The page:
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Bermuda Pedestal facts for kids

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The Bermuda Pedestal is an oval geological feature in the northern Atlantic Ocean containing the topographic highs of the Bermuda Platform, the Plantagenet (Argus) Bank, and the Challenger Bank. The pedestal is 50 km (31 mi) long and 25 km (16 mi) wide at the 100 fathom line (-185 m), while the base measures 130 km by 80 km at -4200 m. Surrounding the pedestal is a much larger mid-basin swell known as the Bermuda Rise, measuring 900 km by 600 km at the 5000 m depth contour. The islands of Bermuda are located on the southeastern margin of the Bermuda Pedestal.

The oceanic crust surrounding the Bermuda is about 120 Ma, while the initial uplift of the Bermuda Rise occurred in the Middle to Late Eocene. Erosion continued from that time until the Early Oligocene. Volcaniclastic deposition and erosion ended with subsidence below sea level in the Late Oligocene. Volcanic basement is at -75 m across the platform, and -50 m on the island, except for a highpoint near Castle Harbour, at -15 m. These volcanics consist of tholeiitic lavas and intrusive lamprophyric sheets.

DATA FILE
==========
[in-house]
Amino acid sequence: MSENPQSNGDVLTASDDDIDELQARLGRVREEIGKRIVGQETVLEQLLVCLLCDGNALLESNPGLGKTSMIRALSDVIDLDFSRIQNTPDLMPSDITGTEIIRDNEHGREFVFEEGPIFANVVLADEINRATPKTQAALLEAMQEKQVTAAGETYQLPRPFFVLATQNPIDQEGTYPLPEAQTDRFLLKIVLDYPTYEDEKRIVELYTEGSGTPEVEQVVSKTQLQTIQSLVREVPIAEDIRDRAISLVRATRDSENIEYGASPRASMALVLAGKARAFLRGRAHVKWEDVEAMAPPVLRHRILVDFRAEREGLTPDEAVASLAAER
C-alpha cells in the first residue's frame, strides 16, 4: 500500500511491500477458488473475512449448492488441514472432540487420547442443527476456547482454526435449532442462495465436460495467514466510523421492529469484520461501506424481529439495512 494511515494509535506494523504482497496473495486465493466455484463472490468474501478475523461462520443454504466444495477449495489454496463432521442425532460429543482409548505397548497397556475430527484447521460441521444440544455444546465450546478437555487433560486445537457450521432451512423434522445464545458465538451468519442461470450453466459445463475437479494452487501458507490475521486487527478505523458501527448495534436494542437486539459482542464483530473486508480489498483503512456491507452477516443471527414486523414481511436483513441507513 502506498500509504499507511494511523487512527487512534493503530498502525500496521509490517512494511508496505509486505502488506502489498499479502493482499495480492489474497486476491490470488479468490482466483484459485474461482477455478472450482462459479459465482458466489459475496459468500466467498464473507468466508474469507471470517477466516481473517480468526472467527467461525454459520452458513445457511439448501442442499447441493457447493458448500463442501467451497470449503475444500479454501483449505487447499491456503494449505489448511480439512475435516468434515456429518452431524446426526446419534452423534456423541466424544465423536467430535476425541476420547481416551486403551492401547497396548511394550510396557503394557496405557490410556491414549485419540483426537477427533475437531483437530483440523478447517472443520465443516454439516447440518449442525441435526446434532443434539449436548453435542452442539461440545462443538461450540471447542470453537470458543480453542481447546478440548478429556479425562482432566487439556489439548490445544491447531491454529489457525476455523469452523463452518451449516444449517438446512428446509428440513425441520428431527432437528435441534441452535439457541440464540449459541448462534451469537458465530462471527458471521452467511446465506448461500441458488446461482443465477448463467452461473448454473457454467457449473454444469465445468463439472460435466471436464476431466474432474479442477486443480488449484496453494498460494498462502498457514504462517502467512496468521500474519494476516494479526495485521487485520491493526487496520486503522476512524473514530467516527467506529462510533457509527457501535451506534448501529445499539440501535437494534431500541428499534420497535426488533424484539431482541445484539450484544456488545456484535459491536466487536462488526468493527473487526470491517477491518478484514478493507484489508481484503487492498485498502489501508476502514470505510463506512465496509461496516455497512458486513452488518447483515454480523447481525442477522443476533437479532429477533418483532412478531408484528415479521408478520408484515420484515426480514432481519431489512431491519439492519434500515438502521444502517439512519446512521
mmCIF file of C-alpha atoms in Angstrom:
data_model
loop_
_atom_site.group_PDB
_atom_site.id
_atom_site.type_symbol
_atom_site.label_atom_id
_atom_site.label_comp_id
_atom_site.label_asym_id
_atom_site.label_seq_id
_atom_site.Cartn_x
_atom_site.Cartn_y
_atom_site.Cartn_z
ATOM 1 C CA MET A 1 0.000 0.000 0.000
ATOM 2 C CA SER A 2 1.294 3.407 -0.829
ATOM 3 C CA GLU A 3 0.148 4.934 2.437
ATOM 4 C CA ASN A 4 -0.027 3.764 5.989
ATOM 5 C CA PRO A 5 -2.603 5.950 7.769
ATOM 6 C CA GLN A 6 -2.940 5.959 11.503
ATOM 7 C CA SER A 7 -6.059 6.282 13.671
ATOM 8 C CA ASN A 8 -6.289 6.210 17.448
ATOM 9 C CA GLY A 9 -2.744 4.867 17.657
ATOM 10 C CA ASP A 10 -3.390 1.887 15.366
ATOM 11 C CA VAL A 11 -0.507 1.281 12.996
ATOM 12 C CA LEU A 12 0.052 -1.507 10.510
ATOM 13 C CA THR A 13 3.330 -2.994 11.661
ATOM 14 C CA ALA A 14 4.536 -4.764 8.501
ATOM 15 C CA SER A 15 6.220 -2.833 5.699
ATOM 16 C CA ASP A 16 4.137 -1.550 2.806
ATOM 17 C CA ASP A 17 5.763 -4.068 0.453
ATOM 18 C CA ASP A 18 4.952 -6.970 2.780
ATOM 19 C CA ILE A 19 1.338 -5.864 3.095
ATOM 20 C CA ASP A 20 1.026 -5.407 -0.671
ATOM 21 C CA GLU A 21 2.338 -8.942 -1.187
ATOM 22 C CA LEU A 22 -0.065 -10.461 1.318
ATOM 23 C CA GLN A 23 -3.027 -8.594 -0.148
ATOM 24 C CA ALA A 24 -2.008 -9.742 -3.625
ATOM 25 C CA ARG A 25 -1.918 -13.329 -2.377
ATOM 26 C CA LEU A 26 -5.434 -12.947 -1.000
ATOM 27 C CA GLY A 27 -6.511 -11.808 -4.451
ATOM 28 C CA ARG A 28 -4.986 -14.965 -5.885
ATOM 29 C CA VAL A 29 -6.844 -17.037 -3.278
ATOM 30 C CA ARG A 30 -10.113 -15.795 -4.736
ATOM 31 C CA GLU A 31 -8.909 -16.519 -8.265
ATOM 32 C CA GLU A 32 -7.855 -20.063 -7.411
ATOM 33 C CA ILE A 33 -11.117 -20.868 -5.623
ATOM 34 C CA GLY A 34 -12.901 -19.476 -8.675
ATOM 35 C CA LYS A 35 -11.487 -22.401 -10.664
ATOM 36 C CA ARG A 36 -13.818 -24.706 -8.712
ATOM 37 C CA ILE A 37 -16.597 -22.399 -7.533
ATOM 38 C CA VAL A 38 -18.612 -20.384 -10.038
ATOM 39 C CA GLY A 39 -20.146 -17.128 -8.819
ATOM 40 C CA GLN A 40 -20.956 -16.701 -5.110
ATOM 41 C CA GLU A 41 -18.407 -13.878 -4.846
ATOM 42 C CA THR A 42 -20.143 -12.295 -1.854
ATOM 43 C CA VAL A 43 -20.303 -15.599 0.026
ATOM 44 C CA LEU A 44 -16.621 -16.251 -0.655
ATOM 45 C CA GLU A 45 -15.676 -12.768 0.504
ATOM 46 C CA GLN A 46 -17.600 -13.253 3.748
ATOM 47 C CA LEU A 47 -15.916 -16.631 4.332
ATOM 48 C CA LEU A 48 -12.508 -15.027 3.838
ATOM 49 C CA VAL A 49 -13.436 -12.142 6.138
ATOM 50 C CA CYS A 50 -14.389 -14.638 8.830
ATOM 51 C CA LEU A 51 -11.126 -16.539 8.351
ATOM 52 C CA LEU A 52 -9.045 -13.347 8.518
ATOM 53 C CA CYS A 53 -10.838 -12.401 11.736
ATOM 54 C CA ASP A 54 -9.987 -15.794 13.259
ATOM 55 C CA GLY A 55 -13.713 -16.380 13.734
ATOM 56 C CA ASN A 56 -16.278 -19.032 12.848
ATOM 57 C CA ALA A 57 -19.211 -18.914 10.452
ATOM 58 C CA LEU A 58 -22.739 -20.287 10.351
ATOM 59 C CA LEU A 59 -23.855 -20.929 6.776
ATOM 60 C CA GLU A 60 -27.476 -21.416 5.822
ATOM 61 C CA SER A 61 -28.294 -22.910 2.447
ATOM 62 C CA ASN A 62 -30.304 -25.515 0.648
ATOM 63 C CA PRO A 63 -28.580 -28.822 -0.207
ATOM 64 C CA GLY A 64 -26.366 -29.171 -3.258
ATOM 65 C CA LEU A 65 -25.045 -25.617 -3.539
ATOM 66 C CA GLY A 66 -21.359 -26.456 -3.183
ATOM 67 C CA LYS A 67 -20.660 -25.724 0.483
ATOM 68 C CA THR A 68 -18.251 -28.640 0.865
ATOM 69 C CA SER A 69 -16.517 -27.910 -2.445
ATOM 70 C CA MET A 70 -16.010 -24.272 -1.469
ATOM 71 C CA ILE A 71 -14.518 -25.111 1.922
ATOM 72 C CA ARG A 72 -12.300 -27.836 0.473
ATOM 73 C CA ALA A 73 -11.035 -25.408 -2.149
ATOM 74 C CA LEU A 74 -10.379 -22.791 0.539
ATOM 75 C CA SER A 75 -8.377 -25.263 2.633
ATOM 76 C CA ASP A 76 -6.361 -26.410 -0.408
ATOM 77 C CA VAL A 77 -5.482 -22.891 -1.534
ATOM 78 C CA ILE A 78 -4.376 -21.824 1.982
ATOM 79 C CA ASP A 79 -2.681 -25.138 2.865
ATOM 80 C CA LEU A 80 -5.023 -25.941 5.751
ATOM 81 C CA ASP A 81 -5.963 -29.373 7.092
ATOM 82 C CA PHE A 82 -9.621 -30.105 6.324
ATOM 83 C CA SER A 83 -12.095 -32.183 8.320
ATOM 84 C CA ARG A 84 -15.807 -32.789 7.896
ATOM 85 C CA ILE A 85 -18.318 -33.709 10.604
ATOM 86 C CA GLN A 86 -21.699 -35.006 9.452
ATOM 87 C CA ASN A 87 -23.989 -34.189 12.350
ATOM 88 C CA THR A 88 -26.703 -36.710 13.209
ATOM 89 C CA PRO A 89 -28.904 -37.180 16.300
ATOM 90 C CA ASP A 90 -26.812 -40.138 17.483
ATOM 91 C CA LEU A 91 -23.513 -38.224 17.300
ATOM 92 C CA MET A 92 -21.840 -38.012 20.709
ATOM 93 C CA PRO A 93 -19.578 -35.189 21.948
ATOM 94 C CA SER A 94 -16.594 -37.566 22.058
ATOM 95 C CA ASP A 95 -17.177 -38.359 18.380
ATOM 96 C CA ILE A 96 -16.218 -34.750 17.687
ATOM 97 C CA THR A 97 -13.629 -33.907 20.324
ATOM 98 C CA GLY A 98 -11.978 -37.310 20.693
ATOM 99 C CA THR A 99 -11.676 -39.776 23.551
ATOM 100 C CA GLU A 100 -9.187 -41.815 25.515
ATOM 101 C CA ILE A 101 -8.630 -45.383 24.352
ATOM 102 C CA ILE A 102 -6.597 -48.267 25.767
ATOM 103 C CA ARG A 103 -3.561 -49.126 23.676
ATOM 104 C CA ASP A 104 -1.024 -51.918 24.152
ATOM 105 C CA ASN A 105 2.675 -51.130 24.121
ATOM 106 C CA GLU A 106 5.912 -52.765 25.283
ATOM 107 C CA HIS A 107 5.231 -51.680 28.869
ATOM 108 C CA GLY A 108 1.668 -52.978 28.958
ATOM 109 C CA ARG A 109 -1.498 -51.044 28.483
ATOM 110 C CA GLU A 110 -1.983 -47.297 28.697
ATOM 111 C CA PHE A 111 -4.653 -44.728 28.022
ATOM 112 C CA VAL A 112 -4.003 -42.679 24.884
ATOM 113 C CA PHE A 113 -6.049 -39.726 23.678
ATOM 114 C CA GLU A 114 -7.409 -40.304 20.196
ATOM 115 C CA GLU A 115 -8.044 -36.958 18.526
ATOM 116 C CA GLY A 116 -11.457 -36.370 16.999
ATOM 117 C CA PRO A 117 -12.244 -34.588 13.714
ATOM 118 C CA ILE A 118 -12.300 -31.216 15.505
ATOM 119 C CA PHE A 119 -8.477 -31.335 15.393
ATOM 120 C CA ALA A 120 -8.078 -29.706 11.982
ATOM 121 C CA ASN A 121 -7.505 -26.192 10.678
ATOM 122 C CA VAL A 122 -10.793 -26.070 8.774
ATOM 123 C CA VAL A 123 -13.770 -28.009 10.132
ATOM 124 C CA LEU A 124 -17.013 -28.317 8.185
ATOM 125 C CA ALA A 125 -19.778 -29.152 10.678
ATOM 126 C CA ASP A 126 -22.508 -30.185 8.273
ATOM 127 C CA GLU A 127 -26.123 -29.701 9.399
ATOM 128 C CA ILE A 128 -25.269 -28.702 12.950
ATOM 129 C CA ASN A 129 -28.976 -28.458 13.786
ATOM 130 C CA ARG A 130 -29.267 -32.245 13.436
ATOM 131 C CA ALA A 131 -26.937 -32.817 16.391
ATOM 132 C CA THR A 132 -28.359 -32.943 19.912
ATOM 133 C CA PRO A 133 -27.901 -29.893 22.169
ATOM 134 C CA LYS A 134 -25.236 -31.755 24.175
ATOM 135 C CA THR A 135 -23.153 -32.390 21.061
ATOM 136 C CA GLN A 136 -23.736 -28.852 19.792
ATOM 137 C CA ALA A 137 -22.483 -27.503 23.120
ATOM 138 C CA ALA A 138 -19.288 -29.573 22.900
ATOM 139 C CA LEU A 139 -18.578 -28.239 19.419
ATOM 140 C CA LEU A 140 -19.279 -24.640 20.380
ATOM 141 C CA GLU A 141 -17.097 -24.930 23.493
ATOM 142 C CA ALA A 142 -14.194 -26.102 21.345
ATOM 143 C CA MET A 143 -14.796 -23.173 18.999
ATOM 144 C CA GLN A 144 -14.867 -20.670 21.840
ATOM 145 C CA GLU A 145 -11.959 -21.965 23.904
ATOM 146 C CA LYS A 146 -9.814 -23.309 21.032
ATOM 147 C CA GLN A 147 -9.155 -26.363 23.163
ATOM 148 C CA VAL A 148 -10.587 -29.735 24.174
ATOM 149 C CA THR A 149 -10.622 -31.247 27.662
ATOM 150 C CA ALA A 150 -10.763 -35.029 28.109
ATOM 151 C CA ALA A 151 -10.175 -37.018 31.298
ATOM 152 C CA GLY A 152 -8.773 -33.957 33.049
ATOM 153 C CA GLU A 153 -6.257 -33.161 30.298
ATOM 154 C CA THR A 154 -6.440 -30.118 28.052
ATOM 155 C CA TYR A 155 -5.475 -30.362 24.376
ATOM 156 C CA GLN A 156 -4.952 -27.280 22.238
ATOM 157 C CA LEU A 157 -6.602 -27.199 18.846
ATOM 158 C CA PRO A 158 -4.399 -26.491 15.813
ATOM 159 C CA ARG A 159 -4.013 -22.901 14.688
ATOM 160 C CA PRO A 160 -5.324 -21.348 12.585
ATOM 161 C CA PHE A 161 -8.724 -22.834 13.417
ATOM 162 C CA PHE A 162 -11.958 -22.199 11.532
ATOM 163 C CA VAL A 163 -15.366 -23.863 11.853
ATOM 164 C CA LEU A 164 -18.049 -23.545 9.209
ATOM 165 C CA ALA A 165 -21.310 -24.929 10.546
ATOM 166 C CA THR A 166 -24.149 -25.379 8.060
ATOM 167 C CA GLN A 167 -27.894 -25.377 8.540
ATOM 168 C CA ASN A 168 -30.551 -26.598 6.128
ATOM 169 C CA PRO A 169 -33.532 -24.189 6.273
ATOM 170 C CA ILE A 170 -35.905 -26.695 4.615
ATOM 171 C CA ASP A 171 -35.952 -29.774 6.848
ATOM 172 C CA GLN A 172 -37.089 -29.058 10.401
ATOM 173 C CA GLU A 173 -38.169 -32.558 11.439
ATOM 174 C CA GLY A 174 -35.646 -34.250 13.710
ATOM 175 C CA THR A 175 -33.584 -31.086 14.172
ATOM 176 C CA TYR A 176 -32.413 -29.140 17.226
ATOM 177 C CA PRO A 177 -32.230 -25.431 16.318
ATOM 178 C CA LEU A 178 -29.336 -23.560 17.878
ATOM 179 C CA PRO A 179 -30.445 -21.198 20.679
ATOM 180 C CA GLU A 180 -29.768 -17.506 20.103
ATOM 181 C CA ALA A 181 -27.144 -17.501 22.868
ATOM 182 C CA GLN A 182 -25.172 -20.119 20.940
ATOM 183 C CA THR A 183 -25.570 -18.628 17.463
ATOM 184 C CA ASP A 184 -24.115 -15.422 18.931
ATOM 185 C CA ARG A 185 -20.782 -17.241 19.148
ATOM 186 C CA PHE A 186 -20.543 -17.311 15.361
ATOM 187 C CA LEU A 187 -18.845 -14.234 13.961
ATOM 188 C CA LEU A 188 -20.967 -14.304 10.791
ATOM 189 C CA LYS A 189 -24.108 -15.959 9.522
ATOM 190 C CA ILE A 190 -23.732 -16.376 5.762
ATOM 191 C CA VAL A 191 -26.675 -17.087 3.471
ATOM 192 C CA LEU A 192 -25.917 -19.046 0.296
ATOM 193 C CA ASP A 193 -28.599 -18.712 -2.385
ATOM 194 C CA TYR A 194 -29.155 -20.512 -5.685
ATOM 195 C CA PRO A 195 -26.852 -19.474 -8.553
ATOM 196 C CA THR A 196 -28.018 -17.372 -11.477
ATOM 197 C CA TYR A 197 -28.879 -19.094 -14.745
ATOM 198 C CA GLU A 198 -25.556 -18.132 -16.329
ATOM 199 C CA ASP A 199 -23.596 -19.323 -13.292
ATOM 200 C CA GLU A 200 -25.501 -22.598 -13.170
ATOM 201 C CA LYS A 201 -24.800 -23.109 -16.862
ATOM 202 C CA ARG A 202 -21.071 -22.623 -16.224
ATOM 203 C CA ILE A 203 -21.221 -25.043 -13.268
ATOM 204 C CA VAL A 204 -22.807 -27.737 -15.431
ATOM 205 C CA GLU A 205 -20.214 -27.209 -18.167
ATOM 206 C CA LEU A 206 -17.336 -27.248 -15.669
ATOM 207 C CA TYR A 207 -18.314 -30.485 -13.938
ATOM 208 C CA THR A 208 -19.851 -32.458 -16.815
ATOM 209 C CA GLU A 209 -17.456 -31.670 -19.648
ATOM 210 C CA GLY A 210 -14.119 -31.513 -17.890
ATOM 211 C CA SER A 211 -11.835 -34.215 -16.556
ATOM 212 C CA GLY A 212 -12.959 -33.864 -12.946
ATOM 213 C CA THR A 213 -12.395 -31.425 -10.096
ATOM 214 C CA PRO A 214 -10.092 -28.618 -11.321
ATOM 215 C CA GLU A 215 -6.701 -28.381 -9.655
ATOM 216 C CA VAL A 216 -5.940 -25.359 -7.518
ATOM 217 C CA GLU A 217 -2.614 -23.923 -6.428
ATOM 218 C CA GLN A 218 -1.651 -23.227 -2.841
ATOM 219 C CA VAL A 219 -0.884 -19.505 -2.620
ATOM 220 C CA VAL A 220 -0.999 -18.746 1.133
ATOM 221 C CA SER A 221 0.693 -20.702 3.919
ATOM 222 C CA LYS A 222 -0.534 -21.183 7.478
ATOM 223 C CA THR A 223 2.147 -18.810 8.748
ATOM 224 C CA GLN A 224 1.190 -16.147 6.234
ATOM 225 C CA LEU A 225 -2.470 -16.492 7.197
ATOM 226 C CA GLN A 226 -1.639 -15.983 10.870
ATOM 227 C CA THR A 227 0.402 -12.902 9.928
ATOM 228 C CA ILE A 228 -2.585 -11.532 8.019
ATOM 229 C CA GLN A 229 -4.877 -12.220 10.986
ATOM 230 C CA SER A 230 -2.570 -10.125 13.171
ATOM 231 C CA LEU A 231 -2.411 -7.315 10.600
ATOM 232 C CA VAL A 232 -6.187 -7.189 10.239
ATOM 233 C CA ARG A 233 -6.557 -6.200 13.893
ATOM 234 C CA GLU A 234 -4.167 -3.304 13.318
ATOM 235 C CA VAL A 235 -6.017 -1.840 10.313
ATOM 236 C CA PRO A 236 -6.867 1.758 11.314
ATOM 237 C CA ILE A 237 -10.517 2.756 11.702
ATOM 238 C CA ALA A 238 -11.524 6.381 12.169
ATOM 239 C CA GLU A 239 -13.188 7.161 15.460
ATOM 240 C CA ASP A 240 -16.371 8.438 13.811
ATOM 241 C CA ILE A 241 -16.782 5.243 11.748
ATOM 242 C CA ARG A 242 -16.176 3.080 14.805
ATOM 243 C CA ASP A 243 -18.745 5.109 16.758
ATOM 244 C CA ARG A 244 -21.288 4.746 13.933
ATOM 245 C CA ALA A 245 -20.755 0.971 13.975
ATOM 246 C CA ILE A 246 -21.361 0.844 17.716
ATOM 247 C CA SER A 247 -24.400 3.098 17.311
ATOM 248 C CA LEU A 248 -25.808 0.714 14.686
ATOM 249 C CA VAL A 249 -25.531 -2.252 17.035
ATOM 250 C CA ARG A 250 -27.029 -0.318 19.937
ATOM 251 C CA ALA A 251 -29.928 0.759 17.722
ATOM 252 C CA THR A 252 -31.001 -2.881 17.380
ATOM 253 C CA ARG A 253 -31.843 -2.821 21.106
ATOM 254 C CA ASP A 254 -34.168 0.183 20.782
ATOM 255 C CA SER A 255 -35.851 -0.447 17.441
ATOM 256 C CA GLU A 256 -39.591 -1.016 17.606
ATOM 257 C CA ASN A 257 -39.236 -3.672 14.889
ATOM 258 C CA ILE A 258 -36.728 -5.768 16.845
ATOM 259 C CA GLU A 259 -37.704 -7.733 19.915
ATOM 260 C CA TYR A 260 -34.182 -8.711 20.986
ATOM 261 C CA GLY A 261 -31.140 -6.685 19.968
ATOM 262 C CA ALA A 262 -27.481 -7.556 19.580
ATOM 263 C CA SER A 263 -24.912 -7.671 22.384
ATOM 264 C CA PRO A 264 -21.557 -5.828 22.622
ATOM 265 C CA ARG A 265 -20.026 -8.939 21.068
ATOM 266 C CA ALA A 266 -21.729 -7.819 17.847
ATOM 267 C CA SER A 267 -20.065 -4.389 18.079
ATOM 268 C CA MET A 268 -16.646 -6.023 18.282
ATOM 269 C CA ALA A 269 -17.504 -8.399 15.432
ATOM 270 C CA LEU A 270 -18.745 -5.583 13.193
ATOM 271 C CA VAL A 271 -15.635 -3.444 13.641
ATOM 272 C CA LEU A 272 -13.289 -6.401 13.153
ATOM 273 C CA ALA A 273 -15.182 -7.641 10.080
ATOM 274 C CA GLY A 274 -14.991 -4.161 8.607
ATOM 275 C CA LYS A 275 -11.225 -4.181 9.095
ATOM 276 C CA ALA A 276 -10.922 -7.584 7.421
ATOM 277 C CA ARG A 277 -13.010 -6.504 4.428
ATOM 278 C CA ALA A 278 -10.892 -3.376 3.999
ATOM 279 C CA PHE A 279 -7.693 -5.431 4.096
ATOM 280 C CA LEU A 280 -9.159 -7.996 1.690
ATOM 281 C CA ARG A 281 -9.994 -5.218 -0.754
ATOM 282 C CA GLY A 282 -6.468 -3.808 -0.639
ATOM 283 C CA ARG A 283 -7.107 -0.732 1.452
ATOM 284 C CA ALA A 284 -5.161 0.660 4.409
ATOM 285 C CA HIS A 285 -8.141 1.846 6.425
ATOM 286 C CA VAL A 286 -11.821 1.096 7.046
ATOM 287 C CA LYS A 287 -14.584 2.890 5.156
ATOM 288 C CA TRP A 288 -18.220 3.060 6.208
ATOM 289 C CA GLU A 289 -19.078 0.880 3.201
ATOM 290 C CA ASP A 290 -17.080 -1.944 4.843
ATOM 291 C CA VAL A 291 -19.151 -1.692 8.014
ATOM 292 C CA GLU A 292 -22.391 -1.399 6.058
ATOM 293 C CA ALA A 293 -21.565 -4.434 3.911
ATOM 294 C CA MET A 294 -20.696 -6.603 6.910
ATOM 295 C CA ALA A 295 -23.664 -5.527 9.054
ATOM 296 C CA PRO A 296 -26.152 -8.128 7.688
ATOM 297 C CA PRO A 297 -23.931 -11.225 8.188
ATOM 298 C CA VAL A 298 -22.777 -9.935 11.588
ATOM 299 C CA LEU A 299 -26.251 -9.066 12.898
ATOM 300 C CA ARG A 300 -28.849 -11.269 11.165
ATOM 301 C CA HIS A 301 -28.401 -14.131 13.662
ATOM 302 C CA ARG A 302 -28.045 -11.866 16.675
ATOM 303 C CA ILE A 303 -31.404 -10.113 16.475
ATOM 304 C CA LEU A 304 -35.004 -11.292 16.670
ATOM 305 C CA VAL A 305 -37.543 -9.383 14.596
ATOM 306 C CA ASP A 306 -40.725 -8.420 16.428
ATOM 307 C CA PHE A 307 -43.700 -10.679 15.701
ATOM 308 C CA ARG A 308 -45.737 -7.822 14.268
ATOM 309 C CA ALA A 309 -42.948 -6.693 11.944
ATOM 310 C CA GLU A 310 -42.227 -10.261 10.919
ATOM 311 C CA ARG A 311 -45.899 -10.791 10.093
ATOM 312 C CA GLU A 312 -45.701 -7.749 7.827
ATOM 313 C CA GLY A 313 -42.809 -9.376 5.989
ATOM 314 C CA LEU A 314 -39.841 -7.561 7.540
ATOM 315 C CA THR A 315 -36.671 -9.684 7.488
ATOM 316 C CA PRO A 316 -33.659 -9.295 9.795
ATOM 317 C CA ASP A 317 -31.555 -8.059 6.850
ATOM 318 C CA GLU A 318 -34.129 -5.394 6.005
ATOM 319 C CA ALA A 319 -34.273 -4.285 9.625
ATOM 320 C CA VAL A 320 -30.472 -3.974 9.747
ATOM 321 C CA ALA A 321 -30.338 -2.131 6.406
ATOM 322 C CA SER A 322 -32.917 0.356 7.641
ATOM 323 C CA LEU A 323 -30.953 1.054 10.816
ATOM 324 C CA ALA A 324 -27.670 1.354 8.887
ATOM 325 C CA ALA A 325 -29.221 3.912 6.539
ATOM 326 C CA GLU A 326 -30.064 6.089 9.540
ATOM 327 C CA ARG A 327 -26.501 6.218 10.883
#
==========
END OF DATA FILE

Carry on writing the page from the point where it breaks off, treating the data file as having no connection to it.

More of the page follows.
Scientists have long considered the Bermuda Pedestal to be the remains of a large extinct shield volcano that formed between 45 and 35 million years ago. A number of theories have been established to explain the origin of the Bermuda Pedestal. According to one of these theories, it was formed by the volcanic activity of the Bermuda hotspot. In contrast, Peter R. Vogt and Woo-Yeol Jung propose instead that the Bermuda Pedestal possibly formed as a result of a worldwide reorganization of the Earth's tectonic plates due to the closing of the Tethys Ocean when the Indian subcontinent collided with Eurasia.

The size of the Bermuda Pedestal combined with knowledge of other mid-ocean volcanoes tells us that the Bermuda volcano originally reached 1,000 m (3,300 ft) above sea level and that it took three to ten million years to reduce it to sea level.

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